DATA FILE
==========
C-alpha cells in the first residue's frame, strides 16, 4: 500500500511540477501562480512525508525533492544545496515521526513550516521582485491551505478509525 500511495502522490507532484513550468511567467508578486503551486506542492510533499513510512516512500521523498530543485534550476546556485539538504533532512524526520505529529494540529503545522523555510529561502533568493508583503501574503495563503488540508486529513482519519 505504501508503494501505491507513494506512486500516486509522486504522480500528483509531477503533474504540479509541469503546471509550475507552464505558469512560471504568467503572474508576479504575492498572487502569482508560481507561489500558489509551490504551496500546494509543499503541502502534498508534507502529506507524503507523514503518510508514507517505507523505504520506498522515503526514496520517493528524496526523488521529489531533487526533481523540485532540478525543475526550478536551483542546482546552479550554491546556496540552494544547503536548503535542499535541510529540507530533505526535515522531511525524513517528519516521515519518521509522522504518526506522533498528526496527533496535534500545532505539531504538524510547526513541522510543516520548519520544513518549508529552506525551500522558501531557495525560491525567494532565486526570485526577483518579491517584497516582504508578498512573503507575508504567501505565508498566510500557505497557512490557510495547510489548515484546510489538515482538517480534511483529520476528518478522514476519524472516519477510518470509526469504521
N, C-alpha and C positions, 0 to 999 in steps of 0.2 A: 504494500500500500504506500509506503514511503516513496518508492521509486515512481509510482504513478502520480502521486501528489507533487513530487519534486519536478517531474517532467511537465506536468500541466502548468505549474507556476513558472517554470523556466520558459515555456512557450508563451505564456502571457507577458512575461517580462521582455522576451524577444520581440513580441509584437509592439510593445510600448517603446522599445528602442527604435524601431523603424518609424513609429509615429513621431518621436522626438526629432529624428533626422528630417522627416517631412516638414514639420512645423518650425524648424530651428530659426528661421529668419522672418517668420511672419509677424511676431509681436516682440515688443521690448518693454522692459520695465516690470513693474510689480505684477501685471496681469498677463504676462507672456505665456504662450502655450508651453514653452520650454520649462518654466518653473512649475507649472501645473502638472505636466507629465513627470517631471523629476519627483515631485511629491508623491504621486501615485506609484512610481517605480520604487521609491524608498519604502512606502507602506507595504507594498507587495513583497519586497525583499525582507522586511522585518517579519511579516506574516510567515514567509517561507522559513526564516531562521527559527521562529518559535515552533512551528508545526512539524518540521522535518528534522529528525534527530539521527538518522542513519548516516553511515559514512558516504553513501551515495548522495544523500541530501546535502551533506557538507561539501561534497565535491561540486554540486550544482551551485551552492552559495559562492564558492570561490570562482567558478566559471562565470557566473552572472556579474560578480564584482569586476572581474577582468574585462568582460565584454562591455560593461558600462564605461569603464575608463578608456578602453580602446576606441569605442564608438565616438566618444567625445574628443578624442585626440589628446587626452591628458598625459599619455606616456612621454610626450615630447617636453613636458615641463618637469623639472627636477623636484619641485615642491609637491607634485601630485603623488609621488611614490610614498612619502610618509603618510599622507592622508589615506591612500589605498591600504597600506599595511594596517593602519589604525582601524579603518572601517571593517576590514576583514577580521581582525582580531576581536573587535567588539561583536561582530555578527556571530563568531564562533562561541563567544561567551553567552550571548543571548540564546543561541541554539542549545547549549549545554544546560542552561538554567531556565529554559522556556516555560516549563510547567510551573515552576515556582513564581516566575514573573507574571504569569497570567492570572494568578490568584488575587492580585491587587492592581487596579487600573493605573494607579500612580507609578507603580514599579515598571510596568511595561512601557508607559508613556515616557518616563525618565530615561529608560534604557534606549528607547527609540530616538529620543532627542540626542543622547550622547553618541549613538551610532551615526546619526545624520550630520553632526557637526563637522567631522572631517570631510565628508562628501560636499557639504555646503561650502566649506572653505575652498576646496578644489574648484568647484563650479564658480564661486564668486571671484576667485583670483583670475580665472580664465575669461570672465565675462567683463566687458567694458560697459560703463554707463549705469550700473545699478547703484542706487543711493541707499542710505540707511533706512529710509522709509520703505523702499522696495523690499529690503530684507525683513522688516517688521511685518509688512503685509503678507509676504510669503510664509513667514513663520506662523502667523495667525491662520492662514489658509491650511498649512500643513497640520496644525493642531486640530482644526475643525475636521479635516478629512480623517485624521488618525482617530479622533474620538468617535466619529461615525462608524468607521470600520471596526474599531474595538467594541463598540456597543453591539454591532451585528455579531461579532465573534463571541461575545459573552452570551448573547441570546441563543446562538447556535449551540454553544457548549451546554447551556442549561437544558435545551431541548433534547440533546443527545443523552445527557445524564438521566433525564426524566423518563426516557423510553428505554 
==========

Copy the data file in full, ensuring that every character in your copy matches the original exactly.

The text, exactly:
C-alpha cells in the first residue's frame, strides 16, 4: 500500500511540477501562480512525508525533492544545496515521526513550516521582485491551505478509525 500511495502522490507532484513550468511567467508578486503551486506542492510533499513510512516512500521523498530543485534550476546556485539538504533532512524526520505529529494540529503545522523555510529561502533568493508583503501574503495563503488540508486529513482519519 505504501508503494501505491507513494506512486500516486509522486504522480500528483509531477503533474504540479509541469503546471509550475507552464505558469512560471504568467503572474508576479504575492498572487502569482508560481507561489500558489509551490504551496500546494509543499503541502502534498508534507502529506507524503507523514503518510508514507517505507523505504520506498522515503526514496520517493528524496526523488521529489531533487526533481523540485532540478525543475526550478536551483542546482546552479550554491546556496540552494544547503536548503535542499535541510529540507530533505526535515522531511525524513517528519516521515519518521509522522504518526506522533498528526496527533496535534500545532505539531504538524510547526513541522510543516520548519520544513518549508529552506525551500522558501531557495525560491525567494532565486526570485526577483518579491517584497516582504508578498512573503507575508504567501505565508498566510500557505497557512490557510495547510489548515484546510489538515482538517480534511483529520476528518478522514476519524472516519477510518470509526469504521
N, C-alpha and C positions, 0 to 999 in steps of 0.2 A: 504494500500500500504506500509506503514511503516513496518508492521509486515512481509510482504513478502520480502521486501528489507533487513530487519534486519536478517531474517532467511537465506536468500541466502548468505549474507556476513558472517554470523556466520558459515555456512557450508563451505564456502571457507577458512575461517580462521582455522576451524577444520581440513580441509584437509592439510593445510600448517603446522599445528602442527604435524601431523603424518609424513609429509615429513621431518621436522626438526629432529624428533626422528630417522627416517631412516638414514639420512645423518650425524648424530651428530659426528661421529668419522672418517668420511672419509677424511676431509681436516682440515688443521690448518693454522692459520695465516690470513693474510689480505684477501685471496681469498677463504676462507672456505665456504662450502655450508651453514653452520650454520649462518654466518653473512649475507649472501645473502638472505636466507629465513627470517631471523629476519627483515631485511629491508623491504621486501615485506609484512610481517605480520604487521609491524608498519604502512606502507602506507595504507594498507587495513583497519586497525583499525582507522586511522585518517579519511579516506574516510567515514567509517561507522559513526564516531562521527559527521562529518559535515552533512551528508545526512539524518540521522535518528534522529528525534527530539521527538518522542513519548516516553511515559514512558516504553513501551515495548522495544523500541530501546535502551533506557538507561539501561534497565535491561540486554540486550544482551551485551552492552559495559562492564558492570561490570562482567558478566559471562565470557566473552572472556579474560578480564584482569586476572581474577582468574585462568582460565584454562591455560593461558600462564605461569603464575608463578608456578602453580602446576606441569605442564608438565616438566618444567625445574628443578624442585626440589628446587626452591628458598625459599619455606616456612621454610626450615630447617636453613636458615641463618637469623639472627636477623636484619641485615642491609637491607634485601630485603623488609621488611614490610614498612619502610618509603618510599622507592622508589615506591612500589605498591600504597600506599595511594596517593602519589604525582601524579603518572601517571593517576590514576583514577580521581582525582580531576581536573587535567588539561583536561582530555578527556571530563568531564562533562561541563567544561567551553567552550571548543571548540564546543561541541554539542549545547549549549545554544546560542552561538554567531556565529554559522556556516555560516549563510547567510551573515552576515556582513564581516566575514573573507574571504569569497570567492570572494568578490568584488575587492580585491587587492592581487596579487600573493605573494607579500612580507609578507603580514599579515598571510596568511595561512601557508607559508613556515616557518616563525618565530615561529608560534604557534606549528607547527609540530616538529620543532627542540626542543622547550622547553618541549613538551610532551615526546619526545624520550630520553632526557637526563637522567631522572631517570631510565628508562628501560636499557639504555646503561650502566649506572653505575652498576646496578644489574648484568647484563650479564658480564661486564668486571671484576667485583670483583670475580665472580664465575669461570672465565675462567683463566687458567694458560697459560703463554707463549705469550700473545699478547703484542706487543711493541707499542710505540707511533706512529710509522709509520703505523702499522696495523690499529690503530684507525683513522688516517688521511685518509688512503685509503678507509676504510669503510664509513667514513663520506662523502667523495667525491662520492662514489658509491650511498649512500643513497640520496644525493642531486640530482644526475643525475636521479635516478629512480623517485624521488618525482617530479622533474620538468617535466619529461615525462608524468607521470600520471596526474599531474595538467594541463598540456597543453591539454591532451585528455579531461579532465573534463571541461575545459573552452570551448573547441570546441563543446562538447556535449551540454553544457548549451546554447551556442549561437544558435545551431541548433534547440533546443527545443523552445527557445524564438521566433525564426524566423518563426516557423510553428505554 